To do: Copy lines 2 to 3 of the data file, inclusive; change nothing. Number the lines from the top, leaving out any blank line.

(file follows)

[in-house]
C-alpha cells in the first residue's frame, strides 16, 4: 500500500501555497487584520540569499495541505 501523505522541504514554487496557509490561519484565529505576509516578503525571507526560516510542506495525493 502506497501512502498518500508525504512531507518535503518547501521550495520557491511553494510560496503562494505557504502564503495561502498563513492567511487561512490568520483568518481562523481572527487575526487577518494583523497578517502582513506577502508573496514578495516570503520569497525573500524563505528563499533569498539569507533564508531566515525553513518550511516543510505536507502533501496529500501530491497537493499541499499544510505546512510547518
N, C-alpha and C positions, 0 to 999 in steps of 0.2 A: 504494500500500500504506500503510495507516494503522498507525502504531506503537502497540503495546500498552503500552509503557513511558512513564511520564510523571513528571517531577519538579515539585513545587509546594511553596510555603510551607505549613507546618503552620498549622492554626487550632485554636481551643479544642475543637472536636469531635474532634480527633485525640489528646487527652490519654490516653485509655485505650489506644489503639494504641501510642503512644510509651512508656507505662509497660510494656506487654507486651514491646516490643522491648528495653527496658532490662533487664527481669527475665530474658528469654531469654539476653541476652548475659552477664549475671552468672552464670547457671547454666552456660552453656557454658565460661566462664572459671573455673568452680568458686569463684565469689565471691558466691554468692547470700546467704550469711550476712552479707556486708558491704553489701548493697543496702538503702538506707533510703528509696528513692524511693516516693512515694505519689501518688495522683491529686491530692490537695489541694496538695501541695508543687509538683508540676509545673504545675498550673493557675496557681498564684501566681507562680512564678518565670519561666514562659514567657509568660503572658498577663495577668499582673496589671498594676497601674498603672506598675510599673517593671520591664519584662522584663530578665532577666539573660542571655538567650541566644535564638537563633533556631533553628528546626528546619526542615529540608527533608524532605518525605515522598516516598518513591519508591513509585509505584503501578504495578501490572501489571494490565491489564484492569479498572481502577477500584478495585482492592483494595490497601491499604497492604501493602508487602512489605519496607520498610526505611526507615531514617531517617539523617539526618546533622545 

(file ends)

C-alpha cells in the first residue's frame, strides 16, 4: 500500500501555497487584520540569499495541505 501523505522541504514554487496557509490561519484565529505576509516578503525571507526560516510542506495525493 502506497501512502498518500508525504512531507518535503518547501521550495520557491511553494510560496503562494505557504502564503495561502498563513492567511487561512490568520483568518481562523481572527487575526487577518494583523497578517502582513506577502508573496514578495516570503520569497525573500524563505528563499533569498539569507533564508531566515525553513518550511516543510505536507502533501496529500501530491497537493499541499499544510505546512510547518
N, C-alpha and C positions, 0 to 999 in steps of 0.2 A: 504494500500500500504506500503510495507516494503522498507525502504531506503537502497540503495546500498552503500552509503557513511558512513564511520564510523571513528571517531577519538579515539585513545587509546594511553596510555603510551607505549613507546618503552620498549622492554626487550632485554636481551643479544642475543637472536636469531635474532634480527633485525640489528646487527652490519654490516653485509655485505650489506644489503639494504641501510642503512644510509651512508656507505662509497660510494656506487654507486651514491646516490643522491648528495653527496658532490662533487664527481669527475665530474658528469654531469654539476653541476652548475659552477664549475671552468672552464670547457671547454666552456660552453656557454658565460661566462664572459671573455673568452680568458686569463684565469689565471691558466691554468692547470700546467704550469711550476712552479707556486708558491704553489701548493697543496702538503702538506707533510703528509696528513692524511693516516693512515694505519689501518688495522683491529686491530692490537695489541694496538695501541695508543687509538683508540676509545673504545675498550673493557675496557681498564684501566681507562680512564678518565670519561666514562659514567657509568660503572658498577663495577668499582673496589671498594676497601674498603672506598675510599673517593671520591664519584662522584663530578665532577666539573660542571655538567650541566644535564638537563633533556631533553628528546626528546619526542615529540608527533608524532605518525605515522598516516598518513591519508591513509585509505584503501578504495578501490572501489571494490565491489564484492569479498572481502577477500584478495585482492592483494595490497601491499604497492604501493602508487602512489605519496607520498610526505611526507615531514617531517617539523617539526618546533622545 